The double integrals are reduced by "completing the square" and performing the double Gaussian integrals. Here is an example/confirmation in a trivial special case, $\hat \rho =|0 \rangle \langle|0$. On the one hand, $$ Q(\alpha)={1\over \pi} |\langle \alpha | 0\rangle |^2= {1\over \pi} e^{-|\alpha|^2}. $$ On the other hand, $$ W(\beta)= {1\over \pi^2} \int \!\! d^2\alpha ~ e^{-|\alpha|^2/2 + \alpha^* \beta -\alpha \beta^*}= {2\over \pi} e^{-2|\beta|^2}. $$ Plugging this into the Gaussian filter expression, $$ {4\over \pi^2}\int \!\! d^2\beta ~e^{-2|\beta|^2 -2|\beta-\alpha|^2} = {4\over \pi^2}\int \!\! d^\beta ~e^{-4|\beta|^2 -2|\alpha|^2 +4(\alpha \beta^* + \alpha^* \beta)} \\ = {4\over \pi^2}\int \!\! d^\beta ~e^{-4|\beta-\alpha/2|^2 -|\alpha|^2 }={1\over \pi} e^{-|\alpha|^2}, $$ the very previous expression, since the centering of the Gaussians is immaterial to its value.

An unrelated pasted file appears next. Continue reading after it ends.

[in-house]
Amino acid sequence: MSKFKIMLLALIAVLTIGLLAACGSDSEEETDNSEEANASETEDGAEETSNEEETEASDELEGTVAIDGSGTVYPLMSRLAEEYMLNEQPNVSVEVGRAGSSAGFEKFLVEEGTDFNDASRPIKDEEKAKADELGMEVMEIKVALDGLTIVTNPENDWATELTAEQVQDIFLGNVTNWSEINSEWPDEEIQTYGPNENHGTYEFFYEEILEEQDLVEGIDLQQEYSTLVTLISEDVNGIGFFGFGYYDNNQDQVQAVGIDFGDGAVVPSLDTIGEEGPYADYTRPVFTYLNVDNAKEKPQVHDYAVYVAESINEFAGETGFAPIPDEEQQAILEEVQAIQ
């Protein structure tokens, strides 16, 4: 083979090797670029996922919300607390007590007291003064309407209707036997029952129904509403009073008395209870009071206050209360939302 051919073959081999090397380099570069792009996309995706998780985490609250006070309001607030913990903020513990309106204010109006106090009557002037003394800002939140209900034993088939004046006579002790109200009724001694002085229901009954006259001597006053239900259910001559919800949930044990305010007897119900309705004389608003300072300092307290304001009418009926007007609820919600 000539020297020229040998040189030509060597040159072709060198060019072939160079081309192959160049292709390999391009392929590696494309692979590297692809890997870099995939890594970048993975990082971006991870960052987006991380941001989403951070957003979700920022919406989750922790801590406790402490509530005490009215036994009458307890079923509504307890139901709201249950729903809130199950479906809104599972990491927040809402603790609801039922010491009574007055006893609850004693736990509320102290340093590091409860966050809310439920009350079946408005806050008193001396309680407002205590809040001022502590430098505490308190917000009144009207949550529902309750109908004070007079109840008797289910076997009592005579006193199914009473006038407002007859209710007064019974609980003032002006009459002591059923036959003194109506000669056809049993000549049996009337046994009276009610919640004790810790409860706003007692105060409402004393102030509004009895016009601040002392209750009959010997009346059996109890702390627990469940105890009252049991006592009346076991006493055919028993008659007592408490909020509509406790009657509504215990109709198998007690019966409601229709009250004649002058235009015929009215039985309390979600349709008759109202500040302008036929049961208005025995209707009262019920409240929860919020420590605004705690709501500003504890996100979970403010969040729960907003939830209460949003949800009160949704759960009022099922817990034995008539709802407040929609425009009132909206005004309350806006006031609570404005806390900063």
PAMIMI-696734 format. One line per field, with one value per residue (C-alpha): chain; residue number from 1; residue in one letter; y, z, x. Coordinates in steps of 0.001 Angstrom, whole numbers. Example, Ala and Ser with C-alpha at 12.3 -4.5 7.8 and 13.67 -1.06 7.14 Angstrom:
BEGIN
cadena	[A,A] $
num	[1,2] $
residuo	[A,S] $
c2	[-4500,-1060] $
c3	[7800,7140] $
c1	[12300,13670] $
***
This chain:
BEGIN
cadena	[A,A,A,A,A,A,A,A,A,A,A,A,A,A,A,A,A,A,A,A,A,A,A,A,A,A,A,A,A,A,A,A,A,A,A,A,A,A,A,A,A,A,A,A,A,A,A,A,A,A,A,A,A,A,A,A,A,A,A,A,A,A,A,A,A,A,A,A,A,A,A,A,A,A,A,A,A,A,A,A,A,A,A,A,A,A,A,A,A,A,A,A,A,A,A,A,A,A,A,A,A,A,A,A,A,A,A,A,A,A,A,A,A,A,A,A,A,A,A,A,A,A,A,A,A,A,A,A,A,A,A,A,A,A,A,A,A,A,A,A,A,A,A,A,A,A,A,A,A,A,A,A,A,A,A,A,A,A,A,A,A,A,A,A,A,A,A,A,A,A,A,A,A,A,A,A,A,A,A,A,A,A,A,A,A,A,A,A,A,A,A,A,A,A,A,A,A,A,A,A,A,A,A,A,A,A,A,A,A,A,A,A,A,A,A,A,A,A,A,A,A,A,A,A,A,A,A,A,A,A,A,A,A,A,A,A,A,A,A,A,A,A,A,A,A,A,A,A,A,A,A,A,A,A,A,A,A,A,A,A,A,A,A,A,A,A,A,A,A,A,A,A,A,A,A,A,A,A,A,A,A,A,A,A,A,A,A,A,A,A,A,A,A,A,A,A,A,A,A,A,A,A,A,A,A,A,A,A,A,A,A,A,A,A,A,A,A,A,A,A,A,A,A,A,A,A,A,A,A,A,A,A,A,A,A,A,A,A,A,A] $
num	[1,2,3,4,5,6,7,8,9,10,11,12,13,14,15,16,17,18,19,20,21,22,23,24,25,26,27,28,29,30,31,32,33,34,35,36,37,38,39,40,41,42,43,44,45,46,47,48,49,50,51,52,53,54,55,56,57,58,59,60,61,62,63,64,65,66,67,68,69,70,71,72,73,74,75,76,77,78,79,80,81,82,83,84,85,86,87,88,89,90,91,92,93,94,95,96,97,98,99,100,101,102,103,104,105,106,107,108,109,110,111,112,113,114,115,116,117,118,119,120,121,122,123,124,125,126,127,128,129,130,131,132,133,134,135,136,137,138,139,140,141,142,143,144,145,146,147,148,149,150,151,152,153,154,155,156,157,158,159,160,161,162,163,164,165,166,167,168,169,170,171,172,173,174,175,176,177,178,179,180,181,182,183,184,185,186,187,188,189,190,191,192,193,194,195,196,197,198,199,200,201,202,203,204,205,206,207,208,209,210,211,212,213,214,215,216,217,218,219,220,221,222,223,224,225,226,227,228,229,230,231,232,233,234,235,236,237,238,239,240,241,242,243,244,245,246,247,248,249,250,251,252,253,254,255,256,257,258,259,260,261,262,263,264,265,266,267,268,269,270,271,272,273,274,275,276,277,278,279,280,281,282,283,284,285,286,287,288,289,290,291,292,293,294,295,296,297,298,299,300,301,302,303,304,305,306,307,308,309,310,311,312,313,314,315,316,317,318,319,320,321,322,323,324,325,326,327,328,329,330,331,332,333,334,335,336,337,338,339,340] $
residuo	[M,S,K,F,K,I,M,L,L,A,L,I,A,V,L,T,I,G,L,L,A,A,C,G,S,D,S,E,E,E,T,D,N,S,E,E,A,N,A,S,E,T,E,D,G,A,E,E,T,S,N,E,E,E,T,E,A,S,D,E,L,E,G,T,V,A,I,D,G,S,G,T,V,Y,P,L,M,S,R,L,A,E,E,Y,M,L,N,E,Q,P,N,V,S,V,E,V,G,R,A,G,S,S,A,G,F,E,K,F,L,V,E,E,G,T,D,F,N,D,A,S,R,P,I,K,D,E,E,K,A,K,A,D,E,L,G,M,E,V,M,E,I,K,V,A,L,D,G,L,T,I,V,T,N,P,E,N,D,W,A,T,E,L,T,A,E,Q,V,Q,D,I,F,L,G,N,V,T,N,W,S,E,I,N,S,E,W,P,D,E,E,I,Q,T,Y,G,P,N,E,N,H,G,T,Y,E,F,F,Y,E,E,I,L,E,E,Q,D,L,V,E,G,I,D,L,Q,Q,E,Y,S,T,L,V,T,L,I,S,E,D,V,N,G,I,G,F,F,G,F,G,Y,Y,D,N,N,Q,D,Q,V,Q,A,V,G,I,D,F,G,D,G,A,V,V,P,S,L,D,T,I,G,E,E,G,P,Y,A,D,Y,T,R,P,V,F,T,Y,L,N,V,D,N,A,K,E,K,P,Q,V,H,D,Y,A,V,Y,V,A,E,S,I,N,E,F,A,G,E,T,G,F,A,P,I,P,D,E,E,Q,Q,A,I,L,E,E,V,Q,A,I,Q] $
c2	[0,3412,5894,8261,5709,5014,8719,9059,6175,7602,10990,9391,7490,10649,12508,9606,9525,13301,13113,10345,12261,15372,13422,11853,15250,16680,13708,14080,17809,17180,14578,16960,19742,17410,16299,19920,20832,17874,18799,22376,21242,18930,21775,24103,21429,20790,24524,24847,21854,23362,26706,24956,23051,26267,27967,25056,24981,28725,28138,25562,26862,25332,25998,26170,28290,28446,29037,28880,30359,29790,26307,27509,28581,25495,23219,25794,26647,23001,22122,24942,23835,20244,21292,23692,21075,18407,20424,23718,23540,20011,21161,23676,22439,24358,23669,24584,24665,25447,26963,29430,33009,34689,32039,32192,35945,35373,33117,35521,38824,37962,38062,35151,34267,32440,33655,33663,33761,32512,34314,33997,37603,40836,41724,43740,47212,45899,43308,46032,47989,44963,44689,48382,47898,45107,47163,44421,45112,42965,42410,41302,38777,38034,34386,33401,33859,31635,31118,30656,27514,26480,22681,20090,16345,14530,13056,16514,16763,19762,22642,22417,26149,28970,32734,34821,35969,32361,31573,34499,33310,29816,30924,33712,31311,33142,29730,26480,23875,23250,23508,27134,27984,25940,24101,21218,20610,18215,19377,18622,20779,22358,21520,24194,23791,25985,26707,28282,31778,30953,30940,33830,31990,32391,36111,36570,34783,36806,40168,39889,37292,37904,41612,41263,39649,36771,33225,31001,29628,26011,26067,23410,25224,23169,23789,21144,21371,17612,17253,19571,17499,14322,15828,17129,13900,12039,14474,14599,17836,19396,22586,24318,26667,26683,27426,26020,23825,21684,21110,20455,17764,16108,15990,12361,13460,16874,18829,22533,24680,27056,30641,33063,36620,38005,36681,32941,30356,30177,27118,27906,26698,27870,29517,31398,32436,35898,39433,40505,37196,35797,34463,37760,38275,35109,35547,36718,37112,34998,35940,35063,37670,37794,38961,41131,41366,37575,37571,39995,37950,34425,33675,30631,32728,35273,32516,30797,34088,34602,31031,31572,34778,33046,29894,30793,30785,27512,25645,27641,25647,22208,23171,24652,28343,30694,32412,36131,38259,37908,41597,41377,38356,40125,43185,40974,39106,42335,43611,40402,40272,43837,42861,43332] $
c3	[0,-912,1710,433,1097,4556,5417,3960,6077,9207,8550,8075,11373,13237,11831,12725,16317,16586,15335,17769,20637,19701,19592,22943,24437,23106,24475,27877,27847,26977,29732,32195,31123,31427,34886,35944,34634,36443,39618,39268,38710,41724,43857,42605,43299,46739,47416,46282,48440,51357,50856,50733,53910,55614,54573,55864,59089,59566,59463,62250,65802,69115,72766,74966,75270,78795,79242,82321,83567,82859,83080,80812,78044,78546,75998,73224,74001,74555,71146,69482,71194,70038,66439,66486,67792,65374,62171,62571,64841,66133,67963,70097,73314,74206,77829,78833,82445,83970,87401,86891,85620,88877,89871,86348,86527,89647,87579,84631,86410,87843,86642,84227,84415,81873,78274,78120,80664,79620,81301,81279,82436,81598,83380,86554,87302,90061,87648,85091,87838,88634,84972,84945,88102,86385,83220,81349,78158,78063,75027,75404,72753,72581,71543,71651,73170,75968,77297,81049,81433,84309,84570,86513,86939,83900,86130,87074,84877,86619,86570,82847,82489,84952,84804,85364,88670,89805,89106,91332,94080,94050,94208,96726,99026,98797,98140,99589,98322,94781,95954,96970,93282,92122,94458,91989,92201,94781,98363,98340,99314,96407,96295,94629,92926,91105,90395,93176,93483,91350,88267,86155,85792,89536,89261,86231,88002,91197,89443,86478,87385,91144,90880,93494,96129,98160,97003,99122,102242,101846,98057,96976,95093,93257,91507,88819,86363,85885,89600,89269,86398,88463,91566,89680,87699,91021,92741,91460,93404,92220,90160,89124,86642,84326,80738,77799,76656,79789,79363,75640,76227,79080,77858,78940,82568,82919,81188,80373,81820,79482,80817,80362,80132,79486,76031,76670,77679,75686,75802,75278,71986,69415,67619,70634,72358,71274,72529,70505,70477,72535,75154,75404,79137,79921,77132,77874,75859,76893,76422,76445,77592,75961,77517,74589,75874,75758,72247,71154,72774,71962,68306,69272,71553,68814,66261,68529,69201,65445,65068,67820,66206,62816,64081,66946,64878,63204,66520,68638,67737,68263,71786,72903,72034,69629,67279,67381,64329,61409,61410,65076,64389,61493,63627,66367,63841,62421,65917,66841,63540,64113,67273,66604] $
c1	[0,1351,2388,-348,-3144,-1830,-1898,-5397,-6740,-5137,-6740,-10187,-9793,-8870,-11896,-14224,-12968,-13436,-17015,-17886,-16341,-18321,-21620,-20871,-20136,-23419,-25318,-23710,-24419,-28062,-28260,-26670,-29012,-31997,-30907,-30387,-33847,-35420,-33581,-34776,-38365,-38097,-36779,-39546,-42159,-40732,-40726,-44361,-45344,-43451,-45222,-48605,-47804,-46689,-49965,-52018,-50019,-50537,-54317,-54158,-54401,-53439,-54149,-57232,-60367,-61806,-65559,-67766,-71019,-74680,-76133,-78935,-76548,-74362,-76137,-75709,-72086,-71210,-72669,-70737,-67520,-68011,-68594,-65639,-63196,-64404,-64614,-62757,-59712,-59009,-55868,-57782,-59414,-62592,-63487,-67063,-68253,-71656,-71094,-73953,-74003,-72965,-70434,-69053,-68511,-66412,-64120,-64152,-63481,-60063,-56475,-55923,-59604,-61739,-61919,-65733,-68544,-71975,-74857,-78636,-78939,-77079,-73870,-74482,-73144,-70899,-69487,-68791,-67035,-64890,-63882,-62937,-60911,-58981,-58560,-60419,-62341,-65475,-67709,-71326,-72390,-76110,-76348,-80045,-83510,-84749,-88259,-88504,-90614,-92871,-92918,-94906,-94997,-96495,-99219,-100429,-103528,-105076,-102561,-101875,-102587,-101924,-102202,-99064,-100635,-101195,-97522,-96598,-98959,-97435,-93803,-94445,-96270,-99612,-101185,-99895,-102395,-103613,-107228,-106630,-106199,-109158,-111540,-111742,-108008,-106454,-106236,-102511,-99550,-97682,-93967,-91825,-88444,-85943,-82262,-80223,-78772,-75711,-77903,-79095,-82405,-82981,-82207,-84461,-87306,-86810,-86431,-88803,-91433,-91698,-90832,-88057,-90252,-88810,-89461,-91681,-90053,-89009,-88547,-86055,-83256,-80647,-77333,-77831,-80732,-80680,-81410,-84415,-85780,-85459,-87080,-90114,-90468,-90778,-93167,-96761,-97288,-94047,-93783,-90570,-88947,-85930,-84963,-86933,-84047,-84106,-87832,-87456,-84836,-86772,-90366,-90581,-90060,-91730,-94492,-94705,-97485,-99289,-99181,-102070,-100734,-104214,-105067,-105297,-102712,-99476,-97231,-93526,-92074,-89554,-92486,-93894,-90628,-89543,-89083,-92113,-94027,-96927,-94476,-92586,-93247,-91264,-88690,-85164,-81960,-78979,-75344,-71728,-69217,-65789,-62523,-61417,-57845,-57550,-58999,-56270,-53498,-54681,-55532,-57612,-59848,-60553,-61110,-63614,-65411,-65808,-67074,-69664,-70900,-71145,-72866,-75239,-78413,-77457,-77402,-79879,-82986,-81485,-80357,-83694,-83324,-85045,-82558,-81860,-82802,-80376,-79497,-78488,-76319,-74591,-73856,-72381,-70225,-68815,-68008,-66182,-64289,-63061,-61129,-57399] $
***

• $\begingroup$ What is the trick to cancelling the three double integrals? $\endgroup$
    – Cameron
    Jun 2, 2020 at 14:29
  • $\begingroup$ But how is the complex delta function defined when both variables are complex? $\endgroup$
    – Cameron
    Jun 2, 2020 at 15:26
  • $\begingroup$ I was able to reduce $W(\alpha)$ to a form which included an integral over $\int d^2 \beta e^{(\alpha-\gamma)\beta^*+(\gamma^*-\alpha^*)\beta+|\beta|^2/2}$ but completing the square only reduced it to the form $\int d^2 \beta e^{1/2|\beta+2(\alpha-\gamma)|^2 -2|\alpha-\gamma|^2-2\beta(\alpha^*-\gamma^*)}$ which doesnt seem very helpful since we still have a $\beta$ $\endgroup$
    – Cameron
    Jun 3, 2020 at 14:20
  • $\begingroup$ No! You did not "complete the square"! The exponent is a non-real complex expression, so you need a "square" of the form $(\beta -a) (\beta^*-b)$ which is definitely not real. Smells like a take-home exam. $\endgroup$ Jun 3, 2020 at 14:45
  • 1
    $\begingroup$ pp 59-61 of this booklet should tell one everything one needs to know about the tight equivalence between Husimi and Wigner, but it is in phase space language, not optical phase space, so coherent states are not relied on, exactly as when Husimi introduced it. $\endgroup$ Jun 3, 2020 at 14:55